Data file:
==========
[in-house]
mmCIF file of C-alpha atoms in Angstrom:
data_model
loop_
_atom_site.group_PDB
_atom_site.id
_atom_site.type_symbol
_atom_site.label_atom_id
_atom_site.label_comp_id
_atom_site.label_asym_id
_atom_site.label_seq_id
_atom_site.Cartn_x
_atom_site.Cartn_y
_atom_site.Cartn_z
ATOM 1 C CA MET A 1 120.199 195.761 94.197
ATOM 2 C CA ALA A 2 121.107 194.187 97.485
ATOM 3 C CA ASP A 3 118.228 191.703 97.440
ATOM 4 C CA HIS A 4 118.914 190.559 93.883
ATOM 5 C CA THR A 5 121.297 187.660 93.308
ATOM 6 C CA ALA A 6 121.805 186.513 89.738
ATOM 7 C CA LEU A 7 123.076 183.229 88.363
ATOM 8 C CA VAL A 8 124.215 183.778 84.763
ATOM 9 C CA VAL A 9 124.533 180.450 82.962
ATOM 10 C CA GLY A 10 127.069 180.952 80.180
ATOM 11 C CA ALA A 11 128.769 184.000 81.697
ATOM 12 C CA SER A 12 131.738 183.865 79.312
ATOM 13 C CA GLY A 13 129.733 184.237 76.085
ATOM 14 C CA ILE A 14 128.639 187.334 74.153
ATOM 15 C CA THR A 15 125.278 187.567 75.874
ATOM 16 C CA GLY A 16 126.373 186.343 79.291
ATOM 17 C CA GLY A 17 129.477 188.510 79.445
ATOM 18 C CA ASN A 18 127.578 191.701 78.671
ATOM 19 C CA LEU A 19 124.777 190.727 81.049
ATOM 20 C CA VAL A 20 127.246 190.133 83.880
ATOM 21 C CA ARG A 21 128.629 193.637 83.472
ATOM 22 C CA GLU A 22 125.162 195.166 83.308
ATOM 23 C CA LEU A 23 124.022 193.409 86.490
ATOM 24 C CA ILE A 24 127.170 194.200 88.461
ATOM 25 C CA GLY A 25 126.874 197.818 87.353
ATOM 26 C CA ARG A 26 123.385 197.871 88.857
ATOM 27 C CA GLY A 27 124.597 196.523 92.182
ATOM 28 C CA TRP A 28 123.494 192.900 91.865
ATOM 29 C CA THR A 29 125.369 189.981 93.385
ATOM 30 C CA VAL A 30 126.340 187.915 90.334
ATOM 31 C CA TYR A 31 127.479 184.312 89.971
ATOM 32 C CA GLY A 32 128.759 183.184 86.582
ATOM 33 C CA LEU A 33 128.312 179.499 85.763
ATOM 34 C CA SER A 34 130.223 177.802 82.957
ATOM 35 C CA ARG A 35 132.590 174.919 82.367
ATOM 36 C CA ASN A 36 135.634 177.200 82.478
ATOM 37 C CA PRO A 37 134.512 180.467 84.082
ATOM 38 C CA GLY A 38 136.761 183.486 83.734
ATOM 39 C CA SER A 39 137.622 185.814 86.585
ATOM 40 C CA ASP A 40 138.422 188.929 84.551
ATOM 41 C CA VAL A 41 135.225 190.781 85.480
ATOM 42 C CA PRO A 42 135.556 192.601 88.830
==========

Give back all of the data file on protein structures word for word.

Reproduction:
[in-house]
mmCIF file of C-alpha atoms in Angstrom:
data_model
loop_
_atom_site.group_PDB
_atom_site.id
_atom_site.type_symbol
_atom_site.label_atom_id
_atom_site.label_comp_id
_atom_site.label_asym_id
_atom_site.label_seq_id
_atom_site.Cartn_x
_atom_site.Cartn_y
_atom_site.Cartn_z
ATOM 1 C CA MET A 1 120.199 195.761 94.197
ATOM 2 C CA ALA A 2 121.107 194.187 97.485
ATOM 3 C CA ASP A 3 118.228 191.703 97.440
ATOM 4 C CA HIS A 4 118.914 190.559 93.883
ATOM 5 C CA THR A 5 121.297 187.660 93.308
ATOM 6 C CA ALA A 6 121.805 186.513 89.738
ATOM 7 C CA LEU A 7 123.076 183.229 88.363
ATOM 8 C CA VAL A 8 124.215 183.778 84.763
ATOM 9 C CA VAL A 9 124.533 180.450 82.962
ATOM 10 C CA GLY A 10 127.069 180.952 80.180
ATOM 11 C CA ALA A 11 128.769 184.000 81.697
ATOM 12 C CA SER A 12 131.738 183.865 79.312
ATOM 13 C CA GLY A 13 129.733 184.237 76.085
ATOM 14 C CA ILE A 14 128.639 187.334 74.153
ATOM 15 C CA THR A 15 125.278 187.567 75.874
ATOM 16 C CA GLY A 16 126.373 186.343 79.291
ATOM 17 C CA GLY A 17 129.477 188.510 79.445
ATOM 18 C CA ASN A 18 127.578 191.701 78.671
ATOM 19 C CA LEU A 19 124.777 190.727 81.049
ATOM 20 C CA VAL A 20 127.246 190.133 83.880
ATOM 21 C CA ARG A 21 128.629 193.637 83.472
ATOM 22 C CA GLU A 22 125.162 195.166 83.308
ATOM 23 C CA LEU A 23 124.022 193.409 86.490
ATOM 24 C CA ILE A 24 127.170 194.200 88.461
ATOM 25 C CA GLY A 25 126.874 197.818 87.353
ATOM 26 C CA ARG A 26 123.385 197.871 88.857
ATOM 27 C CA GLY A 27 124.597 196.523 92.182
ATOM 28 C CA TRP A 28 123.494 192.900 91.865
ATOM 29 C CA THR A 29 125.369 189.981 93.385
ATOM 30 C CA VAL A 30 126.340 187.915 90.334
ATOM 31 C CA TYR A 31 127.479 184.312 89.971
ATOM 32 C CA GLY A 32 128.759 183.184 86.582
ATOM 33 C CA LEU A 33 128.312 179.499 85.763
ATOM 34 C CA SER A 34 130.223 177.802 82.957
ATOM 35 C CA ARG A 35 132.590 174.919 82.367
ATOM 36 C CA ASN A 36 135.634 177.200 82.478
ATOM 37 C CA PRO A 37 134.512 180.467 84.082
ATOM 38 C CA GLY A 38 136.761 183.486 83.734
ATOM 39 C CA SER A 39 137.622 185.814 86.585
ATOM 40 C CA ASP A 40 138.422 188.929 84.551
ATOM 41 C CA VAL A 41 135.225 190.781 85.480
ATOM 42 C CA PRO A 42 135.556 192.601 88.830